I can think of no harder subject to write about, than my mother and me.
Not because she was the classically “bad” mother—she rarely hit or “spanked” me. She taught me to work hard and be honest, to be gracious and well-mannered, to devote time to spiritual growth, as that is the glue that holds us together.
At the age of 89, she is still a highly capable, well-educated, well-informed and honest person. We care about many of the same things—politics, nutrition, children’s lives, the environment. We’re both strong, modern women. But the similarities end there.
Our temperaments, our ways of seeing the world, are very different. Where she is all business, I’m all creativity. Where she is hit-them-right-between-the-eyes honest, I’m more evasive, wanting to avoid hurting anyone’s feelings. And where she is hyper-critical of me—so am I.
She has always harped, with criticisms and corrections. Either I wasn’t dressed right, wasn’t eating right (the food or the manners), wasn’t doing enough about something or wasn’t making the right decisions out in the world.
For most of my life, my mother seems to have had a hard time speaking to me outside of Criticism and Correction Mode. I left home right after college, in part to get away from that. Though she knows me to be the same perfectionist who practiced classical piano for hours every day beginning at age six, she somehow missed the point that I am far harder on myself than she could ever be.
My mother was born during the Depression, the third from the youngest in a family of eight children. Though she clearly didn’t get enough attention while growing up, she “made” something of herself. She went to bible college, then found work in insurance and banking. At every job, she was promoted. Her keen natural business sense and professional demeanor would have landed her a high flying job at a major firm had she been born a generation later.
At 23, she married a man who was studying to become a Protestant minister. She remained faithful to him (though that faithfulness was not returned) through thick and thin, over 47 years of marriage.
Right around my fortieth birthday, my mother finally accepted that I would never marry. That I was going to travel, to work independently, to author books and plays—that the house in the suburb with husband, kids and SUV was not going to happen.
Though she has accepted the reality of how I live, including stints as a full-time volunteer in foreign countries and nonpaying creative work, it’s only in theory. She still harps about my income and lack of retirement investments. In one of our recent phone conversations, she scolded with her typical candor, “You’re aging! How are you going to live at sixty? Or seventy!?”
This still strikes me as a debilitating moment, though to a lesser extent than it did in the past. I consider surviving the depression and anxiety I battled for years to be a bigger accomplishment than most of the things I’ve accomplished outwardly. Yet how could I have gotten through those terrible years, without the discipline and strength that she instilled in me early on?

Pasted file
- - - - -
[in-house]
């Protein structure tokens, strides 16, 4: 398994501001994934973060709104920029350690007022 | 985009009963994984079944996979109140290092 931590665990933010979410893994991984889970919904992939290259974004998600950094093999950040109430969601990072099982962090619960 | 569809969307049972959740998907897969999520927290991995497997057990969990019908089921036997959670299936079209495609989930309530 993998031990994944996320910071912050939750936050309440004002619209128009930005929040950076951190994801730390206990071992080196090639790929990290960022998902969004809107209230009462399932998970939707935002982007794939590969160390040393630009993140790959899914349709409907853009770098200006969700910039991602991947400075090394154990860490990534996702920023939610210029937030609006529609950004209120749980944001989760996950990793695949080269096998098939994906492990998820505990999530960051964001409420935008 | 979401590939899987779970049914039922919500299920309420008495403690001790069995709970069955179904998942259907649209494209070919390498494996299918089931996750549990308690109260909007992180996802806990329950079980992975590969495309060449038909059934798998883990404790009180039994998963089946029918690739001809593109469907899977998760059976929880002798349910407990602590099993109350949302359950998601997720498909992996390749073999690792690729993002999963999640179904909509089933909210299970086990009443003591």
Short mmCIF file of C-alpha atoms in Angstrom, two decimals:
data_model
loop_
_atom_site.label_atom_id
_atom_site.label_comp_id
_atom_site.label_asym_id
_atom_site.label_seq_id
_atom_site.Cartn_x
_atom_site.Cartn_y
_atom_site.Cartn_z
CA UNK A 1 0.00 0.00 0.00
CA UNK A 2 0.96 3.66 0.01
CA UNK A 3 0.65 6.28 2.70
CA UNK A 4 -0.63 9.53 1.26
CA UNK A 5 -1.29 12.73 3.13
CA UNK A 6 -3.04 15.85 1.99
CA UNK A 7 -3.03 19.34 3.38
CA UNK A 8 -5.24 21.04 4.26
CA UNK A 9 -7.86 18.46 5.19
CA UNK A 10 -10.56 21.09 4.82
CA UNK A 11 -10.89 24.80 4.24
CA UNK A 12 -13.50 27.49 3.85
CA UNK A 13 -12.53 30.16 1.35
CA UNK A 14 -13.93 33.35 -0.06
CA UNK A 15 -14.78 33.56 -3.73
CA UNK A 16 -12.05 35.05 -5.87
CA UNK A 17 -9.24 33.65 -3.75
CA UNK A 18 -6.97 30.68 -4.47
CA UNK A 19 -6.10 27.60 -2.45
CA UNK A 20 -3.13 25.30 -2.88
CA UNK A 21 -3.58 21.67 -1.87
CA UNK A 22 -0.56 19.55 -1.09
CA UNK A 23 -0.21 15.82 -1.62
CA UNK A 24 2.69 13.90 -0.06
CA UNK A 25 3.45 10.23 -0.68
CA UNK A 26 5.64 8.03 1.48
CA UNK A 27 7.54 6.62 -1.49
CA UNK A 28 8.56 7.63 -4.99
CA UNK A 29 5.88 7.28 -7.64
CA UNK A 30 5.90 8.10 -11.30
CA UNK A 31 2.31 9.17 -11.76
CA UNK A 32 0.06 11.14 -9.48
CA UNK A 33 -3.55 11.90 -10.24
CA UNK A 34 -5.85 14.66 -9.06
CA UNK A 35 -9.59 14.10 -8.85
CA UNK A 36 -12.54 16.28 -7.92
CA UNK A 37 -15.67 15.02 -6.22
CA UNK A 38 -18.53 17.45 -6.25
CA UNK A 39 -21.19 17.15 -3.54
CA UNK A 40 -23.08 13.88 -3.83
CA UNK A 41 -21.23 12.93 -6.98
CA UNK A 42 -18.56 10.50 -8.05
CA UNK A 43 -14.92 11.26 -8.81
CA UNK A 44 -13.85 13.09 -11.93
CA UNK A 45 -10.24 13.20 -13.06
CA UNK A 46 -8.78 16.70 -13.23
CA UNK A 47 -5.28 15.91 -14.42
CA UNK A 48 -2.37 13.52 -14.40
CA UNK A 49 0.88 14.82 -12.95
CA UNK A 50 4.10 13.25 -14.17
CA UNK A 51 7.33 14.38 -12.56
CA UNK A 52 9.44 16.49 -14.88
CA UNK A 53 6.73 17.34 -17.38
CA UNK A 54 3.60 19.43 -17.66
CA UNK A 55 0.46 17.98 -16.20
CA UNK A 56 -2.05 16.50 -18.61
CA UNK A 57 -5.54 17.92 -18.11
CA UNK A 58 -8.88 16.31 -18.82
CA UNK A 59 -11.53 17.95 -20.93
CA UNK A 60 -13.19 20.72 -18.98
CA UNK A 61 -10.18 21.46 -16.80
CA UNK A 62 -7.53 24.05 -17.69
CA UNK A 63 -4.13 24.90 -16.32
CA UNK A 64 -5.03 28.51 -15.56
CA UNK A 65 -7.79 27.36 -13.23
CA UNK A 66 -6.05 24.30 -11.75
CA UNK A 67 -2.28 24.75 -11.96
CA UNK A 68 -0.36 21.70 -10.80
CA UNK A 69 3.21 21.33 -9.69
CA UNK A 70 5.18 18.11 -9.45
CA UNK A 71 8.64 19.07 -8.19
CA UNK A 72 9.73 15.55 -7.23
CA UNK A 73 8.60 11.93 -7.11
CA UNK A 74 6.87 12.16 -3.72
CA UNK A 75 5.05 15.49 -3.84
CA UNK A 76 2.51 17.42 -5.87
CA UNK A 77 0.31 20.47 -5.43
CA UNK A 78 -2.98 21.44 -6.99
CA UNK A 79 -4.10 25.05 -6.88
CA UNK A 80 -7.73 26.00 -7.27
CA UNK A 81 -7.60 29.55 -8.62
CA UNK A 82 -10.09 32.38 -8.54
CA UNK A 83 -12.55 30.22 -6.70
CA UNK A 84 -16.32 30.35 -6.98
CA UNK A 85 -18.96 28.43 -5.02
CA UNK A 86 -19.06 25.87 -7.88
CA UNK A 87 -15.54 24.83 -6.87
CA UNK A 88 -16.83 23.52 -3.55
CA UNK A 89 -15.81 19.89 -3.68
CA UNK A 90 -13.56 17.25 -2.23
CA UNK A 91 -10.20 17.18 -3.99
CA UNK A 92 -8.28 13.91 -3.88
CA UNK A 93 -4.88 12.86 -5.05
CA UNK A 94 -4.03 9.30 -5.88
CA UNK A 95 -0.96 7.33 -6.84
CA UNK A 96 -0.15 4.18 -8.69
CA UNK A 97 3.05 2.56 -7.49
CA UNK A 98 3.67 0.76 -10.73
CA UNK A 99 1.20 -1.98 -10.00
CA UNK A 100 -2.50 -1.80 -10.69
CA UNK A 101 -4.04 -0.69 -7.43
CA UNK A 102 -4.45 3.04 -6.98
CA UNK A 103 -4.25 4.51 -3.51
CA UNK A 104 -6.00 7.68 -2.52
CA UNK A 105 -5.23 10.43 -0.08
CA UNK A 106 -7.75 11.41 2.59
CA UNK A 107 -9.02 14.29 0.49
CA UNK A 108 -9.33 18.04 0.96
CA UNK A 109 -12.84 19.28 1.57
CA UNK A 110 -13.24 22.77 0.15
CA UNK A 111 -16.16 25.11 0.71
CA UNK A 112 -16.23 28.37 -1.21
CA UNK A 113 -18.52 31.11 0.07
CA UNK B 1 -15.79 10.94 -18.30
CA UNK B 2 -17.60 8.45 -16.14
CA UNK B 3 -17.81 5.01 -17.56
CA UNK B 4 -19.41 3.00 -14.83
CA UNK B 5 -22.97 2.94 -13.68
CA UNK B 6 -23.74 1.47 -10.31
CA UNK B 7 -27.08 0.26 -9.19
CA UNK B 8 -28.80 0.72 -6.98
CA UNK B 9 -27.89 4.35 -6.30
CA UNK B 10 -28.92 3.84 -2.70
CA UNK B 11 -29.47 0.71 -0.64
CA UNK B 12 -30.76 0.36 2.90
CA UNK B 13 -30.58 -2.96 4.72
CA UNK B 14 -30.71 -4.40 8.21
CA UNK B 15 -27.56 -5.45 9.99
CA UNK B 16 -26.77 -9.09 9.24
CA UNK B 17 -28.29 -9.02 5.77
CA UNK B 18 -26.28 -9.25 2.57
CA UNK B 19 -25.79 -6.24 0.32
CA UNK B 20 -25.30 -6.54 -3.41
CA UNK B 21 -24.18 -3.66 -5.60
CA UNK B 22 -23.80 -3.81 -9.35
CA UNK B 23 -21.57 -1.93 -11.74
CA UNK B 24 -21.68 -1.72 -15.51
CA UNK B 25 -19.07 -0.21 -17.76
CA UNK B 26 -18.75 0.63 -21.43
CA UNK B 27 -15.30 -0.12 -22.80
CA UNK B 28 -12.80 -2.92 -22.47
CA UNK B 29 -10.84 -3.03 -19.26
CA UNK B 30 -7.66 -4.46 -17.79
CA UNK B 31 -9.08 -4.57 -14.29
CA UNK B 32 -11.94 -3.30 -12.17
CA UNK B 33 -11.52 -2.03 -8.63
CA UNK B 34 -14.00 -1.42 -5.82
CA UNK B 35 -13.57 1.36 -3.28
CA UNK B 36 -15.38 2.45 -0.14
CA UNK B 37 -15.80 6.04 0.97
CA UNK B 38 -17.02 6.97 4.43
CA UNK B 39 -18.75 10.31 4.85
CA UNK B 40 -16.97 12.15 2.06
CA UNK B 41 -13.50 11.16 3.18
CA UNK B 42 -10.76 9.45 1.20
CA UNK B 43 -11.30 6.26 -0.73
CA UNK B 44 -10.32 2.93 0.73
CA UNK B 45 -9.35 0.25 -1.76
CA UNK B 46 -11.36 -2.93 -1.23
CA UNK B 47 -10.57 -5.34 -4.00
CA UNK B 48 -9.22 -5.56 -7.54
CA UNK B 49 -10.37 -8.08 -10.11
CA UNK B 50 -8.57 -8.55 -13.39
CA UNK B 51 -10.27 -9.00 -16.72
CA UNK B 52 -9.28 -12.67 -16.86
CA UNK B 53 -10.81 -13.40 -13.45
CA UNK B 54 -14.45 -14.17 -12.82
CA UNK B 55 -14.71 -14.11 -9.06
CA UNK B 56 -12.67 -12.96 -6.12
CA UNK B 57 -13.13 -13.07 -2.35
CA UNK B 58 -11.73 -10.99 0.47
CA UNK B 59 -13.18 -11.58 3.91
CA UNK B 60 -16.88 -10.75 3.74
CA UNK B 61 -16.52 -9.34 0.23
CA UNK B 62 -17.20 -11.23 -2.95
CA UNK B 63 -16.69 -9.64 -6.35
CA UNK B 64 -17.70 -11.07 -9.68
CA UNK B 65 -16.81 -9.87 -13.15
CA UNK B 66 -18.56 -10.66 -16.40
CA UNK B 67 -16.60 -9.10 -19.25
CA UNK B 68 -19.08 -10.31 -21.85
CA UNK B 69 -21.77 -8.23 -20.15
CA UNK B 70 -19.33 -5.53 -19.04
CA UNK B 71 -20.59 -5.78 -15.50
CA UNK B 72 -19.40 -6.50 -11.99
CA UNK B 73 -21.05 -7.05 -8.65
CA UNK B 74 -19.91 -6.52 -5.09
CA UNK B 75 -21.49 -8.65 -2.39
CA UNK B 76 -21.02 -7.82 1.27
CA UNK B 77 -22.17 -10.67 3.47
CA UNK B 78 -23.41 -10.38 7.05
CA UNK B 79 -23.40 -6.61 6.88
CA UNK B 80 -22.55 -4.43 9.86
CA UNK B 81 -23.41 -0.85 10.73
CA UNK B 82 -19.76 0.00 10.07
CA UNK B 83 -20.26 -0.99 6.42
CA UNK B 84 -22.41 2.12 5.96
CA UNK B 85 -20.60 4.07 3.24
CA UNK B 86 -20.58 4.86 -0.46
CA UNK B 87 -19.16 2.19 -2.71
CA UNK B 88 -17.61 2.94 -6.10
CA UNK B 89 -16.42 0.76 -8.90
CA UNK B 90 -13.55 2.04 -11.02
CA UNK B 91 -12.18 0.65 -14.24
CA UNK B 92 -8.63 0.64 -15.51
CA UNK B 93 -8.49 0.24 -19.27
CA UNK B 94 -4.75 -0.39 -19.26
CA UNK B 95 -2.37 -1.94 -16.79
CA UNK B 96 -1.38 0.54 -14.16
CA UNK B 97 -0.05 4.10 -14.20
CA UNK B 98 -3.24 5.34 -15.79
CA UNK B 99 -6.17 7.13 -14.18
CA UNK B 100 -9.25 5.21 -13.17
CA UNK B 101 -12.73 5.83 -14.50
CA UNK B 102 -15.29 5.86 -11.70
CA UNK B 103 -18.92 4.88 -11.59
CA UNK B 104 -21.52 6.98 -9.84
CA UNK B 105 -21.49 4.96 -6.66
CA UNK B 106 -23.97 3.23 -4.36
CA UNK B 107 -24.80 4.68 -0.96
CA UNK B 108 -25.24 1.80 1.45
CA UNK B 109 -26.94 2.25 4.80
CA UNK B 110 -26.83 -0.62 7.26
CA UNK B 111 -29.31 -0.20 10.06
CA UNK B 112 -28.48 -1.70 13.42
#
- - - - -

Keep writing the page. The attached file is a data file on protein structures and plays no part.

She is rock-granite-hard where most of us are only basically equipped to deal with life. She is tough and resilient where most of us are bitter or nostalgic. She is philosophical and accepting where I am eternally asking Why.
When she walked down the aisle for the second time at age 75, having been a widow for three years, it was an affirmation not only of her love for the fine man she’d met. It was an affirmation of our lives together—of us four kids, the dog, the houses we’d lived in, the father who wasn’t home very much and was often abusive when he was. An affirmation that life is worth it, that it is in a constant state of renewal, that it goes on.
She’d affirmed that through the drudgery of life, through the many times she’d driven me to lessons, rehearsals and get-togethers that kids need and require. The times I was able to tell her my heart had been broken, and the times I wasn’t. The times she’d lent me money and commiserated that some jobs and some bosses can be very hard to deal with.
Her long-lastingness is symbolized by her age now, but not defined by it. What I see now, though I didn’t appreciate it when I was younger, is her ability to carry on, to be consistent, to stand still where others are only rushing back and forth.
It is her strength and her legacy. It’s what runs underneath the conversation where she has trouble understanding why I find it hard to save and invest. It runs under the things we agree on and the things I no longer bother disagreeing with her on.
It’s what has held us together over the years, and part of why I am still here. She never gave me the impression that it was OK to cut out early in life, to give up or give in. There was a sacred job to do, and we are here to do it.
I have finally forgiven myself for not being the more conservative daughter she wanted me to be, making the “safer” life choices. Much of that strength is down to her—what she modeled for me, and the fortitude that I inherited from her.
That is what is there between us, even when conversation and personalities fail us, as they often will. That is what is real, and that is what remains.
Caroline Oceana Ryan is writer, speaker and author of a travel memoir about Northern Ireland, An Old Castle Standing on a Ford. She blogs about peace, compassion and bullying prevention at carolineoceanaryan.com.